Last month, after years of more good cheer and grace than anyone could have asked for given her circumstances, my mom passed away. She has been significantly diminished for several years and my brother and I have long missed the mother we grew up knowing. What has surprised me is how much I miss spending snippets of time with even the shadow of her that I've grown used to seeing on a regular basis in recent years. Biology is a powerful force, and losing a parent under any circumstances is a major life event.
As we sort through our emotions, my brother and I are also getting a first-hand lesson in funerals and estate administration from the state of Maryland and the custodians of my mother's last few accounts. Here are a few tidbits and tips we can share for anyone who finds himself in our shoes:
- Find out, far in advance, what your parents' wishes are so that you can honor them to the extent it is possible. Our mother executed a complete set of documents -- a will, medical power of attorney, durable power of attorney, and living will-- several years ago when she was first admitted to the nursing home. This allowed us to instruct the staff to move into hospice mode, according to her wishes, when she was obviously terminal. She had also purchased a plot in the cemetary where her parents are buried. It was not the resting place we might have selected for her, but it was her choice and we were happy to be able to grant her one last wish.
- Make sure you have access to any safe deposit boxes, know where tax returns are stored and have the addresses and social security numbers of all beneficiaries.
- The staff at the funeral home can be extremely helpful when you are really in need. They are experts in planning funeral logistics and can tend to many details that you may not have considered or be prepared to handle in the midst of your grief. In addition to all of the funeral details, the funeral home also took care of applying for death certificates and sending a death notice to our local newspaper.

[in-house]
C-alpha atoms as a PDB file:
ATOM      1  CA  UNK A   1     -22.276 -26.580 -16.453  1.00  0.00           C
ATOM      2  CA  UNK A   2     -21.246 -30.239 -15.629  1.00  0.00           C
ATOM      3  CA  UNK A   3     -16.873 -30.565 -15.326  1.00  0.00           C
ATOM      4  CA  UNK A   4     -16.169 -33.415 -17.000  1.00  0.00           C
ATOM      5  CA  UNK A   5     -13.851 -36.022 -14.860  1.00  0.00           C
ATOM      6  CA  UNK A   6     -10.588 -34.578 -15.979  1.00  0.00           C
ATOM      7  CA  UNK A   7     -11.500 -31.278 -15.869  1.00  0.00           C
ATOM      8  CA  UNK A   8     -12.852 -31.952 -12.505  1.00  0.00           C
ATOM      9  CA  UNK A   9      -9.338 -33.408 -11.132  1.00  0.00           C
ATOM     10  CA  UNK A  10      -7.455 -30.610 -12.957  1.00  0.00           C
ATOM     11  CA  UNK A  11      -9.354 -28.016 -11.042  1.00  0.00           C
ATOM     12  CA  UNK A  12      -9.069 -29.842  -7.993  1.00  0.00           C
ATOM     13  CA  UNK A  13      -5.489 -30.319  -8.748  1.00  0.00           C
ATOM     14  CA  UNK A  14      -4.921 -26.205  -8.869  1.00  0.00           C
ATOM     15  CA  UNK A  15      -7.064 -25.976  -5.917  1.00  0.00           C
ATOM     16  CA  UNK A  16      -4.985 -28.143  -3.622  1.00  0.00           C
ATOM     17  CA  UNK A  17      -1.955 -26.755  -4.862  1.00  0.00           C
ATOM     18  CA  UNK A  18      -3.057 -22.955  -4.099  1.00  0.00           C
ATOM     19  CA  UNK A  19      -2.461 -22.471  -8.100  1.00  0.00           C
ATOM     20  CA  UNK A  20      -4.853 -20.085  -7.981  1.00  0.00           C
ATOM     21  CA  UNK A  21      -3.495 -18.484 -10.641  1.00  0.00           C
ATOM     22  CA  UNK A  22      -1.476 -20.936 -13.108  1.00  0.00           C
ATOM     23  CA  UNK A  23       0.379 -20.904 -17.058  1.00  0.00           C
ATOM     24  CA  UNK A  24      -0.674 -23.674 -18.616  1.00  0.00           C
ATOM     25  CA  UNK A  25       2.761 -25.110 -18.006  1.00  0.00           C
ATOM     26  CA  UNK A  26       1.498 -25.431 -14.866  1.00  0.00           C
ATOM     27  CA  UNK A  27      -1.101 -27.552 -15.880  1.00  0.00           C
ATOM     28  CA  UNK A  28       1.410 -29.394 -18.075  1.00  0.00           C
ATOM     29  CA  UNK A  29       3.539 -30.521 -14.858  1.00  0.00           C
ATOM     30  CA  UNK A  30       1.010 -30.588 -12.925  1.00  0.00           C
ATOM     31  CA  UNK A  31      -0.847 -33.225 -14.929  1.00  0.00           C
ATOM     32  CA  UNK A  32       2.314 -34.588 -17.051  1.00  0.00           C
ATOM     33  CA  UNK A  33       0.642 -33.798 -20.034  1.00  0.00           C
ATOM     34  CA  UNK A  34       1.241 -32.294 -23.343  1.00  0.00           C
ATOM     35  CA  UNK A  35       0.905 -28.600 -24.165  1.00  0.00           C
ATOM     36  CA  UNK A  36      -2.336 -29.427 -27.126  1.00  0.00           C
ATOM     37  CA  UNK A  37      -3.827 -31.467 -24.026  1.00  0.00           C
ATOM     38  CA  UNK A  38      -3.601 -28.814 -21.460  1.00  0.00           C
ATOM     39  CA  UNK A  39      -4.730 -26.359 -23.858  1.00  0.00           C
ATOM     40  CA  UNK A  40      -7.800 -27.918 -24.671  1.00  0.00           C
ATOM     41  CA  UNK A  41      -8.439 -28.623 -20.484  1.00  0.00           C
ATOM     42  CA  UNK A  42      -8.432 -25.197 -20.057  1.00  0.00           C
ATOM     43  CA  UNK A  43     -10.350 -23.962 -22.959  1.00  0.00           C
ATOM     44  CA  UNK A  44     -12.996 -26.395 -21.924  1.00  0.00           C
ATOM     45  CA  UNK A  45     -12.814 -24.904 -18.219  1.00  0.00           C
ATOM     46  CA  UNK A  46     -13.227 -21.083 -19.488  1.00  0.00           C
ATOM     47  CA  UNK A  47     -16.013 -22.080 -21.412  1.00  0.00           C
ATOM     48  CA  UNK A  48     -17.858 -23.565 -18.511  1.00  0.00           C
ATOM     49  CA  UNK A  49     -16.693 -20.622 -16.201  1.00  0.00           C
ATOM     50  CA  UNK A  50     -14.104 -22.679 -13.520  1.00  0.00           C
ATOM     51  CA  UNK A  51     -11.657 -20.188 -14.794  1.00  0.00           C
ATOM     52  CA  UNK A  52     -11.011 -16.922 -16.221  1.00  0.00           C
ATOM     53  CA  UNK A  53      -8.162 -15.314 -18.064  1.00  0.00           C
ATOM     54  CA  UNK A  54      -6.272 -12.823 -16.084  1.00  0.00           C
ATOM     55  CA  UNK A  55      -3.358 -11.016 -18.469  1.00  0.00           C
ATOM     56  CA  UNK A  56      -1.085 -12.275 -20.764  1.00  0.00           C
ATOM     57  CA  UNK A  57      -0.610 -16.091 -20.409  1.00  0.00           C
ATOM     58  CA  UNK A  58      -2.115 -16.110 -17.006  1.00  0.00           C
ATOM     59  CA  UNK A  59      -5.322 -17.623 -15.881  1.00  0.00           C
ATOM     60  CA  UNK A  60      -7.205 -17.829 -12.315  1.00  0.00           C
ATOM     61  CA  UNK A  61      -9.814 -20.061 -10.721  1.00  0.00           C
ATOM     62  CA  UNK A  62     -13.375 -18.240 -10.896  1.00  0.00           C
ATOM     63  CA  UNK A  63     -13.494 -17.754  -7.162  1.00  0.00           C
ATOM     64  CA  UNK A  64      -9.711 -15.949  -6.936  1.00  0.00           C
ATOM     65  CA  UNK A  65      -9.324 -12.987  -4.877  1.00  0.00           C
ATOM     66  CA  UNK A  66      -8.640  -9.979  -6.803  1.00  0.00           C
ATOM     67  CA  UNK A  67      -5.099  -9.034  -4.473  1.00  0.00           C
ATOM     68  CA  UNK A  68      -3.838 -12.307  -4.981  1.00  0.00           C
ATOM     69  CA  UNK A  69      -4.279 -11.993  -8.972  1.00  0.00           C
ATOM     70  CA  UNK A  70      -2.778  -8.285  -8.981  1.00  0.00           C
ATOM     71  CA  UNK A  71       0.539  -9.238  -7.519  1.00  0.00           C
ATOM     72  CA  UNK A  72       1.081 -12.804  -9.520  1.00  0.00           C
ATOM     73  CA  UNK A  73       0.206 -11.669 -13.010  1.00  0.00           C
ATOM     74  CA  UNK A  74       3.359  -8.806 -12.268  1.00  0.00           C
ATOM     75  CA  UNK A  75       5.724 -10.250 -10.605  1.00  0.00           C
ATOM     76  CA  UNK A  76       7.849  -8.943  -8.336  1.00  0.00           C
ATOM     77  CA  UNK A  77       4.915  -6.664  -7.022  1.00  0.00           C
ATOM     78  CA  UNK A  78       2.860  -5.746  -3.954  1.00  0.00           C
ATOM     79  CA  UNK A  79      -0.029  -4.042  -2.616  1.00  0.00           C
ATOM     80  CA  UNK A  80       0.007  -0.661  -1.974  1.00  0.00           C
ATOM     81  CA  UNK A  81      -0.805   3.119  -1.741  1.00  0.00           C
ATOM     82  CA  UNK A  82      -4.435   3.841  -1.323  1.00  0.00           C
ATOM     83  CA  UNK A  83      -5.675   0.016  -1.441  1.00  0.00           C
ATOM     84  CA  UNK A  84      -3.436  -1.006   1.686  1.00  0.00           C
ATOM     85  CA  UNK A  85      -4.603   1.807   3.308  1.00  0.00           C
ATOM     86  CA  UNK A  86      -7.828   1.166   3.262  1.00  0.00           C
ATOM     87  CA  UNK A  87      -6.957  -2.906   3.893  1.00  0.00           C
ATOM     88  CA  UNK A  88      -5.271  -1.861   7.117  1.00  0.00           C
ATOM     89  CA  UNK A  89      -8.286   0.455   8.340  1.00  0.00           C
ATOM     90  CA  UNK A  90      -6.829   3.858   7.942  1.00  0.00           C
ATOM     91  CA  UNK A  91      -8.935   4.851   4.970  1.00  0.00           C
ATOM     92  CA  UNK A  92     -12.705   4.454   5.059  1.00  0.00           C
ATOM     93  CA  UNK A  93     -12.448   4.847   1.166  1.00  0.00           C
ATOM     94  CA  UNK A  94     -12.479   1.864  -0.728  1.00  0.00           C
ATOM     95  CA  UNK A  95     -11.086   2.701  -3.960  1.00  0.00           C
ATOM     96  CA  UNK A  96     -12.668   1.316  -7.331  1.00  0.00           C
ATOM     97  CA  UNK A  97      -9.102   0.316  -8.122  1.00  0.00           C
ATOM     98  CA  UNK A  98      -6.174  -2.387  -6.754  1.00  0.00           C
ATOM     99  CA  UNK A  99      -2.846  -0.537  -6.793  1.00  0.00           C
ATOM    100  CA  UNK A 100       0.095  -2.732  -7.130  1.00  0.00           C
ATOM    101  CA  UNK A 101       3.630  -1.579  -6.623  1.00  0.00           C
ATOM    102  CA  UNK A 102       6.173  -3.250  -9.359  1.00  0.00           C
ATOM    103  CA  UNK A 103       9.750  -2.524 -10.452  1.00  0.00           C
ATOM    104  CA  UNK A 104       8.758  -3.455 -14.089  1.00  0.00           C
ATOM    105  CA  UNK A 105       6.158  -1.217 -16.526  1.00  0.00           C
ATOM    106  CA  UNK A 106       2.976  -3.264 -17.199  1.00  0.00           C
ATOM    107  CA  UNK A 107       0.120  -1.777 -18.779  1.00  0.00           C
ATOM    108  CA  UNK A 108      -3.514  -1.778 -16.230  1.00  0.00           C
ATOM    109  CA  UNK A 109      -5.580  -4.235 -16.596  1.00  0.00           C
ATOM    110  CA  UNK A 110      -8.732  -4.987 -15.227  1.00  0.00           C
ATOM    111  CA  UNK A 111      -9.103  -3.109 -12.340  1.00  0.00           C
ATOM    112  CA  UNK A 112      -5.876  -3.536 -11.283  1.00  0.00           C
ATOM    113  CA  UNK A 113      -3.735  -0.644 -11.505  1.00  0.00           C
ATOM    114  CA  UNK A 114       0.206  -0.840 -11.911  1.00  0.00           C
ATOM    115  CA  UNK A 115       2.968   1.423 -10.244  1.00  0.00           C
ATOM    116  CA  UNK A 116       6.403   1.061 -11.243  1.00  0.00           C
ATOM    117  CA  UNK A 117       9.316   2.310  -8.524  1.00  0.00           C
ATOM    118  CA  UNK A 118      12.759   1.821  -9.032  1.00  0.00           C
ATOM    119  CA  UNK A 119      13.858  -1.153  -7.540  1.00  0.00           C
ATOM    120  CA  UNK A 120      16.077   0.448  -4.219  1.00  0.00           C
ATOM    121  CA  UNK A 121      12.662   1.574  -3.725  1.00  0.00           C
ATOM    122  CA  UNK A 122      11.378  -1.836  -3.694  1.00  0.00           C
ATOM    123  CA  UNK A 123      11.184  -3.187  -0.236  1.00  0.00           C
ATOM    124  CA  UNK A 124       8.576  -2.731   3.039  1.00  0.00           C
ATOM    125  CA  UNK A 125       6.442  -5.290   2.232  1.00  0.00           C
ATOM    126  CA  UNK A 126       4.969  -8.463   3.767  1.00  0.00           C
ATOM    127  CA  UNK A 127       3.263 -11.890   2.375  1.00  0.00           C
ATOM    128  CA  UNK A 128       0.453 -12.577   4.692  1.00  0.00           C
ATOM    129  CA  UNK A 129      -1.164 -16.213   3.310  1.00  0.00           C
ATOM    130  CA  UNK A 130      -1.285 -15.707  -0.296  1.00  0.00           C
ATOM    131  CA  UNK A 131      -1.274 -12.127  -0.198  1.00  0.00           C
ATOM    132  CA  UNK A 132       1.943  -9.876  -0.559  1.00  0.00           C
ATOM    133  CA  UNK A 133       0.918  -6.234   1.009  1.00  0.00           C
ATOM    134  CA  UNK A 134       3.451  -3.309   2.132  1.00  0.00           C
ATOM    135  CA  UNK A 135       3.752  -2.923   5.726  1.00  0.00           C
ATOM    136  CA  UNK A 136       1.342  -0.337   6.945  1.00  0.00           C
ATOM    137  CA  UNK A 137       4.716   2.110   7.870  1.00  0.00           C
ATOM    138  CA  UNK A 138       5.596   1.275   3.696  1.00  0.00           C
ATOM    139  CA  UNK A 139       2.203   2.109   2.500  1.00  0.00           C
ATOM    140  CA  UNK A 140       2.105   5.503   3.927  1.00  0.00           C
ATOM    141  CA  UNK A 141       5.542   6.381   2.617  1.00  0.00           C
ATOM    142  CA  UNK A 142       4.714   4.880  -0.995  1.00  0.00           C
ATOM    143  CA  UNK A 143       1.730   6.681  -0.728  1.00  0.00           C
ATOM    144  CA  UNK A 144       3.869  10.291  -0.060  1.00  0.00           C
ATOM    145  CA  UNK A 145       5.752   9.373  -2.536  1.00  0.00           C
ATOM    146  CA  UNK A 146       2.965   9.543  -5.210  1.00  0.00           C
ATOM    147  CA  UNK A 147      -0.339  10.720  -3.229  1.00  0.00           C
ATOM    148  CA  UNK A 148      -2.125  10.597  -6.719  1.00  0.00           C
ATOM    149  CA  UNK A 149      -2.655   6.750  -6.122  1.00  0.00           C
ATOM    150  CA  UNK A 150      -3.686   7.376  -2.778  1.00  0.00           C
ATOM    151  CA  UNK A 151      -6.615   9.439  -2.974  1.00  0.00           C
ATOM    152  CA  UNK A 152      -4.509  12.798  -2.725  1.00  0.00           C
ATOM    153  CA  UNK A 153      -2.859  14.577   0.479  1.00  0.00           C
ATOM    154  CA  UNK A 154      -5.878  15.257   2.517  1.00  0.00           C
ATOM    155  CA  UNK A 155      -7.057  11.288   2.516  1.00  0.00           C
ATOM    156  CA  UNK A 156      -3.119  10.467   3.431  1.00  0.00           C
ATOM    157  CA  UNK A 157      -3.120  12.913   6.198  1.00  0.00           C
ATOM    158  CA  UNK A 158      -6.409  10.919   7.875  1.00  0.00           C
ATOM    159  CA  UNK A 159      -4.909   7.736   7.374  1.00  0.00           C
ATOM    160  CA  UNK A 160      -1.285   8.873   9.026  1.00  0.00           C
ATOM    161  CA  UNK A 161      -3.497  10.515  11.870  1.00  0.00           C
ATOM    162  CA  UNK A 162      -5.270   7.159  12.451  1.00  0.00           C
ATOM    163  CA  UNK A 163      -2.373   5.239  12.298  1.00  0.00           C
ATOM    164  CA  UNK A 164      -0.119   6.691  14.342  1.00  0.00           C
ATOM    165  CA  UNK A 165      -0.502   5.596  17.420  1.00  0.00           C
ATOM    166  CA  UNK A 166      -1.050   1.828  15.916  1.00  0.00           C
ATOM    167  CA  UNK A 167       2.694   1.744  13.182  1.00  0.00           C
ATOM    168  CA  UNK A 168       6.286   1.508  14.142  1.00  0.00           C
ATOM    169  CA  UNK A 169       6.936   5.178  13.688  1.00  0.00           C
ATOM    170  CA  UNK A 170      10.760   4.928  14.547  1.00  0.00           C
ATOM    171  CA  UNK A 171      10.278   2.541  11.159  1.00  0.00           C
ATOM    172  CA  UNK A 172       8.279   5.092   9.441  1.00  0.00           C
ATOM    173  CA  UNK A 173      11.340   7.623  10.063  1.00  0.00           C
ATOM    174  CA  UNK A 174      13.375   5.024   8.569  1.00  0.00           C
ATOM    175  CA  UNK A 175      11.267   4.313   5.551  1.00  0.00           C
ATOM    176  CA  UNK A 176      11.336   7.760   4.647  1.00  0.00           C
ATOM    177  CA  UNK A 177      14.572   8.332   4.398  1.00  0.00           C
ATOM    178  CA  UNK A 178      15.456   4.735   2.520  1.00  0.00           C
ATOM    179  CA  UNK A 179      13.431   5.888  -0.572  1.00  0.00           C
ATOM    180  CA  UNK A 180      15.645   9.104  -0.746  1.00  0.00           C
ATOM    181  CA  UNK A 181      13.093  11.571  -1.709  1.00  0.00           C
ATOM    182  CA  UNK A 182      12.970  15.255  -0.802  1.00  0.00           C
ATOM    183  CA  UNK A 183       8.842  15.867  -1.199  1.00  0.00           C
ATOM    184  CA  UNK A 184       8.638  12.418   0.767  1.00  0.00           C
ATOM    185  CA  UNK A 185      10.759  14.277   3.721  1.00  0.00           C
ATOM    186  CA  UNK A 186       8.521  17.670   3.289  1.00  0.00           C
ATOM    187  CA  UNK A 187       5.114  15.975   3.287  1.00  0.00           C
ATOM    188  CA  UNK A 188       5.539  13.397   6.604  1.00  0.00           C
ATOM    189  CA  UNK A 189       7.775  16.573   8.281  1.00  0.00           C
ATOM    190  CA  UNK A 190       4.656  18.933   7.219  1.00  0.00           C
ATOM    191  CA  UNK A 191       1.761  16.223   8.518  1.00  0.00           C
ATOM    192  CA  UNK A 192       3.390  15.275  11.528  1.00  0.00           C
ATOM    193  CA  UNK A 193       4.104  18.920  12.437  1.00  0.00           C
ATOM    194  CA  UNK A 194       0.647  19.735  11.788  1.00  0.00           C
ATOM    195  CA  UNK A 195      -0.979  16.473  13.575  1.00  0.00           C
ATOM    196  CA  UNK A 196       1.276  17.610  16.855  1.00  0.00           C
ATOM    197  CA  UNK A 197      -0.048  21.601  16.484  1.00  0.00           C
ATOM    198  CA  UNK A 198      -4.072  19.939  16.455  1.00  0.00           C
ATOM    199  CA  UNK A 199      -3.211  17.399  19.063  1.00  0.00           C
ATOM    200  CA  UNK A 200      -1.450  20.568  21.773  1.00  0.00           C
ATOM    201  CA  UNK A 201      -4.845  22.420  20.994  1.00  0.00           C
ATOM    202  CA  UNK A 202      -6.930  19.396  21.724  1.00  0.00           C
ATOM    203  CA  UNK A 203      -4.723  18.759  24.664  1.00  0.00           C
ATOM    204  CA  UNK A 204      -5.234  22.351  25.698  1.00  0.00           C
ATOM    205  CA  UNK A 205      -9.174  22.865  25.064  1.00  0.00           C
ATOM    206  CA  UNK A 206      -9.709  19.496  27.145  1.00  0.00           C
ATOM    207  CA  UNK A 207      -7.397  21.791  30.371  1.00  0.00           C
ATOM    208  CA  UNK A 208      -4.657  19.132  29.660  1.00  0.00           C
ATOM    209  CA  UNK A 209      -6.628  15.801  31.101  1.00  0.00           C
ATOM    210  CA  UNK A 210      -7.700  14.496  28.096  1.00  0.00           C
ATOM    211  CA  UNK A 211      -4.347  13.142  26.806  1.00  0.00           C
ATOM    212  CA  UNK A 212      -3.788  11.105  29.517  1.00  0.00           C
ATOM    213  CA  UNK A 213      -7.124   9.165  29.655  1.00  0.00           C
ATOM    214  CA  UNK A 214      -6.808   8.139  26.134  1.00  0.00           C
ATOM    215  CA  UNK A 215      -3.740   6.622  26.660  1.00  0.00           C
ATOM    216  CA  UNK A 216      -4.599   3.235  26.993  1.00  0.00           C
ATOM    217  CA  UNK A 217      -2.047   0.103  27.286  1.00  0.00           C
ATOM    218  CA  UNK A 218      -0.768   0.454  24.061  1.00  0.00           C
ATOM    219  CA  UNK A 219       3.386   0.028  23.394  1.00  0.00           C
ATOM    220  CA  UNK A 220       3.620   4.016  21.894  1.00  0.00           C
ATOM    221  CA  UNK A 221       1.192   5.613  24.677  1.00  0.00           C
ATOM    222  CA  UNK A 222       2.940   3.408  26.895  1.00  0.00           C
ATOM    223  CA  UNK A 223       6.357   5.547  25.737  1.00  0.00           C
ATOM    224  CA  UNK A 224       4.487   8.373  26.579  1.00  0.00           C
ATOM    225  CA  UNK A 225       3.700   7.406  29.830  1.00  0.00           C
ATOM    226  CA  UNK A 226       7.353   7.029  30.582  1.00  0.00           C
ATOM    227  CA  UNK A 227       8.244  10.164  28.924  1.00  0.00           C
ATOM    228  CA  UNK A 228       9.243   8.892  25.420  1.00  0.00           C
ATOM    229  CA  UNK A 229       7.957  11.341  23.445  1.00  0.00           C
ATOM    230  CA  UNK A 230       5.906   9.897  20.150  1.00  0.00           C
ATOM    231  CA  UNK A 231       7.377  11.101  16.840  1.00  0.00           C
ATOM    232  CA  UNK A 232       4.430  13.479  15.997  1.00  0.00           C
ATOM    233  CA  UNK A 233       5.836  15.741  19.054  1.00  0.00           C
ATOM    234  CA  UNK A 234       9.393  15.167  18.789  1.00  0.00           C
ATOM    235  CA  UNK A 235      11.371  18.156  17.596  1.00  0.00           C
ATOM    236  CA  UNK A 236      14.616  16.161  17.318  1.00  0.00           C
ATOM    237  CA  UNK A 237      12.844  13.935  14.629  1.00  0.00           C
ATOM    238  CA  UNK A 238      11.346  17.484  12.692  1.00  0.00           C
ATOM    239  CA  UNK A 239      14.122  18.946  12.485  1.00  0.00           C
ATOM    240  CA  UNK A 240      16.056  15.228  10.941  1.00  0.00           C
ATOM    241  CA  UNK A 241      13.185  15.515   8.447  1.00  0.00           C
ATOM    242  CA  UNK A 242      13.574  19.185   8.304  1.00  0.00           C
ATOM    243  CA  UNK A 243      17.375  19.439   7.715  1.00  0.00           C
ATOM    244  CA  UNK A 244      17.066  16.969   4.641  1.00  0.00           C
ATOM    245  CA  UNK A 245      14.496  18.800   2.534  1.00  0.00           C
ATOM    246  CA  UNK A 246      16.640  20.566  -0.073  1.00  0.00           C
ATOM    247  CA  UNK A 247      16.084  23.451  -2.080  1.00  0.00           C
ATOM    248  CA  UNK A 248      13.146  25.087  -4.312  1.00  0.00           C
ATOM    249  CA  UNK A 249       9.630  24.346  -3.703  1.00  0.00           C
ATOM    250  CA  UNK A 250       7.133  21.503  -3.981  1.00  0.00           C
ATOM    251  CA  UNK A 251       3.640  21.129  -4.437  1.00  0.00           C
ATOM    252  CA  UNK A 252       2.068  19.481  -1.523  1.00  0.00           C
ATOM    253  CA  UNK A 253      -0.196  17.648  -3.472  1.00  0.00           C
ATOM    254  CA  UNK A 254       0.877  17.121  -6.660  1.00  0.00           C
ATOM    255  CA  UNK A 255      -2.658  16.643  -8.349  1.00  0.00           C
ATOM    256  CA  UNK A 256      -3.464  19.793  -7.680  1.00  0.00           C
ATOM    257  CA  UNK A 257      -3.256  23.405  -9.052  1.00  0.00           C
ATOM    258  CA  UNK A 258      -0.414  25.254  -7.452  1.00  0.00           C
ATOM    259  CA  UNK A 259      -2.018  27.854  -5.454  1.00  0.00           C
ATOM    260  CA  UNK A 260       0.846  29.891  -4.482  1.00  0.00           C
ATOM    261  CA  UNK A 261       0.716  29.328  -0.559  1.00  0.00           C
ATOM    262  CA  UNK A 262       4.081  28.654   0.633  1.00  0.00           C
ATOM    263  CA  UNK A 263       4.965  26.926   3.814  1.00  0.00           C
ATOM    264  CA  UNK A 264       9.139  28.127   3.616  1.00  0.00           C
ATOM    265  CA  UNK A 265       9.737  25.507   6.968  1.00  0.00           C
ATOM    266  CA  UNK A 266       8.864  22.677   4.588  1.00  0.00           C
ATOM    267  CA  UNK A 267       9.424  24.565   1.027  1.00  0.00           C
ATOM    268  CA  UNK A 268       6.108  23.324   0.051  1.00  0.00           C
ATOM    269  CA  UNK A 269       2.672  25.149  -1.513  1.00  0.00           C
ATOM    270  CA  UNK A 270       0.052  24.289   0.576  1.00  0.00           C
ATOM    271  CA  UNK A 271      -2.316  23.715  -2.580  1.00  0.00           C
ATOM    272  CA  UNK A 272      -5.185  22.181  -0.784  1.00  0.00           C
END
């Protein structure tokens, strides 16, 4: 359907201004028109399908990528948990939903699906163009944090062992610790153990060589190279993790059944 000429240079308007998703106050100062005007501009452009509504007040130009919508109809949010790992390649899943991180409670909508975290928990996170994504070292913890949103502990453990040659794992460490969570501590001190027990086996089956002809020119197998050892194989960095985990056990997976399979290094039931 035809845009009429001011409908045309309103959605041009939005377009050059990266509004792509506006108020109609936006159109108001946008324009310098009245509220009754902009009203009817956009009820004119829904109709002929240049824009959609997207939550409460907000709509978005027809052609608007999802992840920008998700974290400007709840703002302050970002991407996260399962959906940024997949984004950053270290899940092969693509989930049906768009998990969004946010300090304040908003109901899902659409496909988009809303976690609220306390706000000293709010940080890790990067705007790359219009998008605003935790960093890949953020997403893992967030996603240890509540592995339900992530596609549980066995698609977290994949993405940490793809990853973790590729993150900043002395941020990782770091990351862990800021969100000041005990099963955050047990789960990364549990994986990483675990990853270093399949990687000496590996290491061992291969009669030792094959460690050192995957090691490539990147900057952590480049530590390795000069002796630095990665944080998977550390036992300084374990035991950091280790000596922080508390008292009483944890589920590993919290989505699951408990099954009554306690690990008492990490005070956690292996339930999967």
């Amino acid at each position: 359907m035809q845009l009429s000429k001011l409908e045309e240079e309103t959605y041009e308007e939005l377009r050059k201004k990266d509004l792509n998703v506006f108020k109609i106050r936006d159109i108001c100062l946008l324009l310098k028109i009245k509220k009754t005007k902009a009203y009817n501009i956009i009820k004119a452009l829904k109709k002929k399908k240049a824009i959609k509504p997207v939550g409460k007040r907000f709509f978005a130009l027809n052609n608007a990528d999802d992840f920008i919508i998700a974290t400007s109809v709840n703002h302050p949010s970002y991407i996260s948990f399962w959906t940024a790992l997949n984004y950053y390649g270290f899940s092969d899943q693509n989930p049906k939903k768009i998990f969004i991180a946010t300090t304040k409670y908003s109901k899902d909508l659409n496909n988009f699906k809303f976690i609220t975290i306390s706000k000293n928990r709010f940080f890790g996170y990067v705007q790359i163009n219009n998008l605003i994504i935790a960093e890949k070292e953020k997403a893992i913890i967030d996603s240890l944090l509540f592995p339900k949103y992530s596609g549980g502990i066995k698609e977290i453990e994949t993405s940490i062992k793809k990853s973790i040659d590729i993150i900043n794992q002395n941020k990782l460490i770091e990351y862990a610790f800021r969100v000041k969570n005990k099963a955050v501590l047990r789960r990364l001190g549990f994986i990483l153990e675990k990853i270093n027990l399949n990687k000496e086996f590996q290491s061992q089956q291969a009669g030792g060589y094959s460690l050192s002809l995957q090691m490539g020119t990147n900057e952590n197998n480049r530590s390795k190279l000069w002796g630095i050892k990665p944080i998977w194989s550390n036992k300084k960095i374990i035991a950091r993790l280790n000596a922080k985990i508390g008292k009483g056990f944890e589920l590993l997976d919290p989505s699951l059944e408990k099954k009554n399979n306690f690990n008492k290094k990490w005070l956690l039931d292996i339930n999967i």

- Request plenty of originals of the death certificate. The funeral home we used recommended a minimum of twelve. If you know your parent's financial life was fairly complex -- he or she owns multiple homes, has accounts with multiple custodians , banks or fund companies, or has multiple life insurance policies -- twelve may not even be enough. Many of these account holders may accept a copy rather than an original, but it's better to be safe and order extra.
- The personal representative, or executor named in the will is responsible for estate administration. This involves gathering all relevant documents, filing paperwork with the state to register the estate and obtain a tax id number, and eventually distributing the assets. How long this takes and how much it will cost depend upon many factors including what state the deceased lived in, the complexity of his or her financial life, and whether there are trusts in place. If you are serving as a personal representative for an estate be prepared to be very patient and to wade through a tremendous amount of bureacracy. You can also engage an estate attorney to handle much of this process.
- Life insurance, IRAs, pensions and trusts contain named beneficiaries and pass directly to them when the proper paperwork has been completed and filed. Expect to provide each company involved with a copy of the death certificate along with whatever paperwork and additional documents they require.
- Contact Social Security to notify them of the death. Payments received after the month of death will be reversed and must be returned if they were not paid electronically. If there is a surviving spouse who was also receiving Social Security, he or she will receive the higher amount of the two individual payments in the future.
- Small estates qualify for a simplified probate process in most states. Larger estates, $1 million and over may require appraisals of real property and personal property and a Federal estate tax return that is due nine months after the date of death.
- Joint accounts must be retitled in the name of the survivor. Notify the bank or brokerage firm and expect to provide them with a death certificate.
- Retain cancelled checks and bank statements for five years prior to death for your records. Estates can be audited by the IRS.